A wildfire in Northern California on Monday continued its destructive march to a forest of ancient redwoods in Yosemite National Park as the Washburn Fire expanded to more than 2,300 acres.

Using a four-foot-tall sprinkler system, intended to fend off noxious flames and keep much-needed moisture in the air, firefighters worked to create a perimeter around some 500 mature redwoods in the Mariposa Grove of the park.

The Washburn Fire, on the western flank of the Sierra Nevada, was 25% under control Monday night. Nearby Wawona continued to be threatened as the region was scorched by high temperatures.

There are no reports of serious damage to named trees, including the 3,000-year-old Grizzly Giant.

“Right now the sprinklers are doing a lot of good,” said United States Forest Service spokesman Stanley Bercovitz.

A firefighter protects a redwood tree as the Washburn fire burns in Mariposa Grove of Giant Sequoias in Yosemite National Park, California, on July 8, 2022.Noah Berger / AP

When asked if firefighters had made protecting certain trees a priority, Bercovitz replied simply, “That’s like asking who your favorite kid is.”

Mariposa Grove and Yosemite Valley have been protected since President Abraham Lincoln signed legislation in 1864. The forest has a long history of prescribed burning, which greatly reduces the negative effects of very severe fires, the National Park Service said in a statement.

The giant sequoias, native to only about 70 groves scattered along the western slope of the Sierra Nevada, were once considered impervious to flames but have become increasingly vulnerable as wildfires, fueled by an accumulation of undergrowth from a century of firefighting and the impact droughts exacerbated by climate change have become more intense and destructive.

Lightning-caused wildfires in the past two years have killed up to a fifth of the estimated 75,000 great redwoods, which are a major draw for tourists.

“Fortunately, there have been no erratic winds that have influenced the fire behaviour,” says fire spokesman Marc Peebles. “We are dealing with the high pressure that hangs above the fire and that causes the temperature rise. However, we do get a fair amount of humidity at night, which moderates the fire behavior, allowing our night shift firefighters to do a good job.”

The area in the southern part of Yosemite was closed to visitors, but the rest of the national park remained open.

Image: Firefighters conduct blowout early in the morning on July 11, 2022 at the south entrance in Yosemite National Park, California.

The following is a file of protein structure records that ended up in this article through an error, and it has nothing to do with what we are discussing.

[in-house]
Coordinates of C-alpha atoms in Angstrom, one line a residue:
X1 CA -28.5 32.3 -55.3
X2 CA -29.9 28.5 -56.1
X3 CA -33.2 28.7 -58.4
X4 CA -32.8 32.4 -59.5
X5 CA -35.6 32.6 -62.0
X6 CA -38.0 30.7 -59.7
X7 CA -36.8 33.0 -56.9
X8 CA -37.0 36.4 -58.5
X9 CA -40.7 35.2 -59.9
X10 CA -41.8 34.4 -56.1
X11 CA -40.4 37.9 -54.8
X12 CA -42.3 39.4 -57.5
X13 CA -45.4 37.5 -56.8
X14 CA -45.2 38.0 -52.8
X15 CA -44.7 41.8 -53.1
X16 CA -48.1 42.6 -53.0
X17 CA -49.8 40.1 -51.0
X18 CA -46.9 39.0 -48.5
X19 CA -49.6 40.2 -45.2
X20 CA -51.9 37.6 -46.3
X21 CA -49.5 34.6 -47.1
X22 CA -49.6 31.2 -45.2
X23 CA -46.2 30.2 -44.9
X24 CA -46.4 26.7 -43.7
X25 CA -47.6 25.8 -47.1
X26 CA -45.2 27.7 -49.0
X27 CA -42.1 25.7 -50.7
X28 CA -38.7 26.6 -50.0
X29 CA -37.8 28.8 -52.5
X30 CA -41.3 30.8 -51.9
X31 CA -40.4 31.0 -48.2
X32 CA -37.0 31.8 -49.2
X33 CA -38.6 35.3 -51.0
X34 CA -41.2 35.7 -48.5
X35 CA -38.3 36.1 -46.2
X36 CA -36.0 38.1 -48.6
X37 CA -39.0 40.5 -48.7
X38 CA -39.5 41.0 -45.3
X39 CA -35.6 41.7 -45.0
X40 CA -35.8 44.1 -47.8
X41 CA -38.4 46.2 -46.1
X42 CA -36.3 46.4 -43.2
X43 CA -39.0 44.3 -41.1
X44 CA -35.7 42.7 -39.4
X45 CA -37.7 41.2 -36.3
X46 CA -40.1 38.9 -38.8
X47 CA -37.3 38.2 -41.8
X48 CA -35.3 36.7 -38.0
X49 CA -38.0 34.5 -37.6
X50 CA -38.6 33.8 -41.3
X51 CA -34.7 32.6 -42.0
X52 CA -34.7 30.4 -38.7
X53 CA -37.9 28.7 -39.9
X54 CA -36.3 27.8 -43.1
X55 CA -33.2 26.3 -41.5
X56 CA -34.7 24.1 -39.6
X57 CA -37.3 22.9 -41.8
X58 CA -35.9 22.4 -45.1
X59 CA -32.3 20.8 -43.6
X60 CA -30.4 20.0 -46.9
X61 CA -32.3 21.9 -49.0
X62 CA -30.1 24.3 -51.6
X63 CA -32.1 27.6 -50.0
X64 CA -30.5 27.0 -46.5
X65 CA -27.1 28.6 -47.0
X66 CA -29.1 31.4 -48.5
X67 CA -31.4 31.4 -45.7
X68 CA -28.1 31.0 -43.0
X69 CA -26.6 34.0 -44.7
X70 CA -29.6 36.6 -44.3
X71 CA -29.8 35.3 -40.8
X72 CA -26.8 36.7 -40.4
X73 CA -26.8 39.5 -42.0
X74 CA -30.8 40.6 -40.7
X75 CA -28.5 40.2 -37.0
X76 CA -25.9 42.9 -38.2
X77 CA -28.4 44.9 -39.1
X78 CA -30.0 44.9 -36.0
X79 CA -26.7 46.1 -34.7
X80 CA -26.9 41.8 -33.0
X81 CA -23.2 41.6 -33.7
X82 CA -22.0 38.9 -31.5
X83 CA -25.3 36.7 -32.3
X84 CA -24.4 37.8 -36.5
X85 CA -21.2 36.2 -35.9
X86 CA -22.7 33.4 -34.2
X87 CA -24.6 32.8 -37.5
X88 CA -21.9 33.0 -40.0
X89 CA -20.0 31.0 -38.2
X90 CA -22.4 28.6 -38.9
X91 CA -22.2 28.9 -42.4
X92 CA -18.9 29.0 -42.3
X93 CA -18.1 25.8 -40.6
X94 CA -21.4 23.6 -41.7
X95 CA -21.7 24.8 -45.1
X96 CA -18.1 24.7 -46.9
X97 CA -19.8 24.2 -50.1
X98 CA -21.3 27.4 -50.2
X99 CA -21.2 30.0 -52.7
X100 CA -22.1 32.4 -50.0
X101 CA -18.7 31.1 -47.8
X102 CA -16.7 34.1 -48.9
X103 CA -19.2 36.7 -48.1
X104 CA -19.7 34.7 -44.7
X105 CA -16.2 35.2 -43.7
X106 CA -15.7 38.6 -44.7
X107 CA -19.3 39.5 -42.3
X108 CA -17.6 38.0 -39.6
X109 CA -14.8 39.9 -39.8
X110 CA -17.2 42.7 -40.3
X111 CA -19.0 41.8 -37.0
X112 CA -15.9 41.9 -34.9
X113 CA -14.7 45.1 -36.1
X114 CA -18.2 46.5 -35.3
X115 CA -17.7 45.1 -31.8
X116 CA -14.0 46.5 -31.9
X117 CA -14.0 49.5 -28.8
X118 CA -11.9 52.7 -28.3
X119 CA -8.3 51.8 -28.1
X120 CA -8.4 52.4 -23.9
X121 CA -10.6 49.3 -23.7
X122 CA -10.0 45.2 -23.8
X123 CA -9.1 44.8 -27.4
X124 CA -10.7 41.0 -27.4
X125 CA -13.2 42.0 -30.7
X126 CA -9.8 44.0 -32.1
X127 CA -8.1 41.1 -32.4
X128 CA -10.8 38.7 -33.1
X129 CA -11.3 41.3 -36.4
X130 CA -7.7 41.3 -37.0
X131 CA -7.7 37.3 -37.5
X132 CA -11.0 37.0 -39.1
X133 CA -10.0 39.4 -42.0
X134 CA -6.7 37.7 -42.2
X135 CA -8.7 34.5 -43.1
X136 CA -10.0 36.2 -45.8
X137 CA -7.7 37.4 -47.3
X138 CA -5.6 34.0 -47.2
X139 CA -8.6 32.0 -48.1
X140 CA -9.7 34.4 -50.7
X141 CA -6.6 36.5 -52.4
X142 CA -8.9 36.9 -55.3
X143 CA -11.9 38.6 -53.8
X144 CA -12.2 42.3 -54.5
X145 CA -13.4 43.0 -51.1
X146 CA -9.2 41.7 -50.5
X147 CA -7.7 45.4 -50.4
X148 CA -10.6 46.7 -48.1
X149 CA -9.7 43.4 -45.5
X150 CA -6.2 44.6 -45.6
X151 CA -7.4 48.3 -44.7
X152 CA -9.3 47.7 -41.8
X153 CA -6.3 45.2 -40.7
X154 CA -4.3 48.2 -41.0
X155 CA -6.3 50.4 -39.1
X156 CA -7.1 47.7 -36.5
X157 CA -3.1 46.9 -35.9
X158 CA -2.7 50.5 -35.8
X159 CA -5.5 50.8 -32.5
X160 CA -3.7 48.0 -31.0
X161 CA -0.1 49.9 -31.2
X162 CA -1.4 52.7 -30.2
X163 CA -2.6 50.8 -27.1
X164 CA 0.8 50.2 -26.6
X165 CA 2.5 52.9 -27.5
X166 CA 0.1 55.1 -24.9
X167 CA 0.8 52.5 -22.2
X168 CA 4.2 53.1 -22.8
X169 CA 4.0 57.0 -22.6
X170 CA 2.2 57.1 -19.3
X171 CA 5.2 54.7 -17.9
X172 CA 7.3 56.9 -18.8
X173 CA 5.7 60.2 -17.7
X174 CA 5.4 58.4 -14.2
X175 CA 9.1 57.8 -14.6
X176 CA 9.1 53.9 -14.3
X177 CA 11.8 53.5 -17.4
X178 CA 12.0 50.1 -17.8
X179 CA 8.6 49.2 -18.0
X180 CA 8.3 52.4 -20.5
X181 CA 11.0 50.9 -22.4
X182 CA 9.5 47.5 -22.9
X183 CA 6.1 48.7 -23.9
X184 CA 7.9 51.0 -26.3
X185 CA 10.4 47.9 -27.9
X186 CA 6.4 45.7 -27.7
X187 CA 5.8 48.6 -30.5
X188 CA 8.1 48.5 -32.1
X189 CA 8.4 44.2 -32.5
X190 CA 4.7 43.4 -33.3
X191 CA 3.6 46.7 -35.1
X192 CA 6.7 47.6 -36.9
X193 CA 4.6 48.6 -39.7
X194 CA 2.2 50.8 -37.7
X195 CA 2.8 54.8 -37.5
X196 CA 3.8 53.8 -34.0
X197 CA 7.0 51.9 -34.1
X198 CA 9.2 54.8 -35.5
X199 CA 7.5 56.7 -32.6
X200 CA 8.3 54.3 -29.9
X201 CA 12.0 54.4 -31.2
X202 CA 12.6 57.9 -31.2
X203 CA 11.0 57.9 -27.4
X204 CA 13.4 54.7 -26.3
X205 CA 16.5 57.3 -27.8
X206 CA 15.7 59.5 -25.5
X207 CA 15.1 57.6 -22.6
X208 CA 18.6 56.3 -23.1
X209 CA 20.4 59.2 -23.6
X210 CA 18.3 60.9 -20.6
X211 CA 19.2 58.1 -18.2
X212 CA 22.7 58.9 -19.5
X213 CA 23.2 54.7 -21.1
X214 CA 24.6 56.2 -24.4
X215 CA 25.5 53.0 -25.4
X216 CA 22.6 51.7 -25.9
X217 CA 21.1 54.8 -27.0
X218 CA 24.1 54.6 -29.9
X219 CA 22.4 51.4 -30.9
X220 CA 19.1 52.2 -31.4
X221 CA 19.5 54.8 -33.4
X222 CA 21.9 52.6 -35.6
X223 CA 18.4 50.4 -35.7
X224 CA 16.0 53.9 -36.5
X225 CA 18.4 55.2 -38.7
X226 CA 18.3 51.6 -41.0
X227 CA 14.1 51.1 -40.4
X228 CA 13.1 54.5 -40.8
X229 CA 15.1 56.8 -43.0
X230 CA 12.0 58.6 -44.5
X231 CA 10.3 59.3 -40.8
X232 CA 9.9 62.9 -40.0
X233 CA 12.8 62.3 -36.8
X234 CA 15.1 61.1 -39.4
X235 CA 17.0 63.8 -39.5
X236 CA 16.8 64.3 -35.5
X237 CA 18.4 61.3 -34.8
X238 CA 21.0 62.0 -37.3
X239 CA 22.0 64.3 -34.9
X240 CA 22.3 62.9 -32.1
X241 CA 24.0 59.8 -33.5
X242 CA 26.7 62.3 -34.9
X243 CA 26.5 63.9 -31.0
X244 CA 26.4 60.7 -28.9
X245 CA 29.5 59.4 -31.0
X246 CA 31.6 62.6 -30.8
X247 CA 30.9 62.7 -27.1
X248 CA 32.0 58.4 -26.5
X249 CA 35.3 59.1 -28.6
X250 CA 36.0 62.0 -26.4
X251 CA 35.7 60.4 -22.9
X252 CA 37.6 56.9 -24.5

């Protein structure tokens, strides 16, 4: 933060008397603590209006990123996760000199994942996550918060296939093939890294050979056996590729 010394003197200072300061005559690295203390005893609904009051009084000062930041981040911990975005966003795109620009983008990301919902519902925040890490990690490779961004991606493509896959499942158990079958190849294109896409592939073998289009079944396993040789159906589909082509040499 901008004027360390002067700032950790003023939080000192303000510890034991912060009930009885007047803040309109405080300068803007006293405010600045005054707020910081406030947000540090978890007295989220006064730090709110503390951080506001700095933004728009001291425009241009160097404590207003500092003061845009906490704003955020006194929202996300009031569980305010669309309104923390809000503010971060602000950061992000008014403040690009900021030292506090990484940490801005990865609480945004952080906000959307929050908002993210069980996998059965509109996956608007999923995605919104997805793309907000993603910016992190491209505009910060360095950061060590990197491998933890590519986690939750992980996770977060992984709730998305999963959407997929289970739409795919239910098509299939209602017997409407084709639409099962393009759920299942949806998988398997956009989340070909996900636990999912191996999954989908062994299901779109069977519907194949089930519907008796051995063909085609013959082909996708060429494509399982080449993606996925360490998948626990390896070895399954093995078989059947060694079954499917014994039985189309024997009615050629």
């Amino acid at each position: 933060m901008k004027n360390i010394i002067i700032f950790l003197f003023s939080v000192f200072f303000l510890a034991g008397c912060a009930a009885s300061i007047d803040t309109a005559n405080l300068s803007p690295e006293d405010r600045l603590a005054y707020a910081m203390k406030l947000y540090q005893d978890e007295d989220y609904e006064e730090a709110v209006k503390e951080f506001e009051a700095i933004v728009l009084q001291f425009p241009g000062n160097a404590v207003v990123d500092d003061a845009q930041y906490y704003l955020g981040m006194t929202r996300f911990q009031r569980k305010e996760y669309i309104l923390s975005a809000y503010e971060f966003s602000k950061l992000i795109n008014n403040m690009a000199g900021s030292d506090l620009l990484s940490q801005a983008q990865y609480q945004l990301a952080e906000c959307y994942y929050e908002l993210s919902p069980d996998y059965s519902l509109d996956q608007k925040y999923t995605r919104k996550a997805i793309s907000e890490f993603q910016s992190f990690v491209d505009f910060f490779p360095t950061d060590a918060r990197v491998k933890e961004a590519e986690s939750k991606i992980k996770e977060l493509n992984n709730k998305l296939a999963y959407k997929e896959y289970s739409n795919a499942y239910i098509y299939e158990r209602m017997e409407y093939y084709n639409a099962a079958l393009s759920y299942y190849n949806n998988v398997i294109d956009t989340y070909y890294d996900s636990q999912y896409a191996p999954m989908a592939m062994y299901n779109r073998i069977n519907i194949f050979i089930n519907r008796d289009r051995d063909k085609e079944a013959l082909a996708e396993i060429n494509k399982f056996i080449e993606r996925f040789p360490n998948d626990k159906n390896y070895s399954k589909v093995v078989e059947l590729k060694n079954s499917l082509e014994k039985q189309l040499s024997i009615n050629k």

Firefighters conduct blowback operations early in the morning at the south entrance in Yosemite National Park, California, on July 11, 2022. National Park Service / Getty Images

A heat advisory has been issued for the Central Valley stretching below the Sierra, while a high temperature of 88 degrees was predicted in the fire zone for the village of Wawona, where hundreds of tourists and residents had to evacuate last Friday.

There was no apparent natural spark for the fire that broke out Thursday next to the Washburn Trail in the park. Smoke was reported by visitors walking in the woods.

Image: Seen from Oakhurst in Madera County, California, a plume rises from the Washburn Fire burning in Yosemite National Park on July 8, 2022.
Viewed from Oakhurst in Madera County, California, a plume rises from the Washburn Fire burning in Yosemite National Park on July 8, 2022. Noah Berger / AP

A fierce wind storm ripped through the forest more than a year ago, knocking over 15 giant redwoods, along with countless other trees.

The fallen trees, along with huge numbers of pines killed by bark beetles, provided ample fuel for the flames.

Image: Seen from unincorporated Mariposa County, California, a helicopter drops water onto the Washburn Fire in Yosemite National Park on July 9, 2022.
A helicopter drops water onto the Washburn Fire in Yosemite National Park on July 9, 2022.Noah Berger / AP

According to the National Interagency Fire Center, more than 35,000 wildfires have burned nearly 4.7 million acres in the U.S. so far in 2022, well above the average for both wildfires and acres burned.

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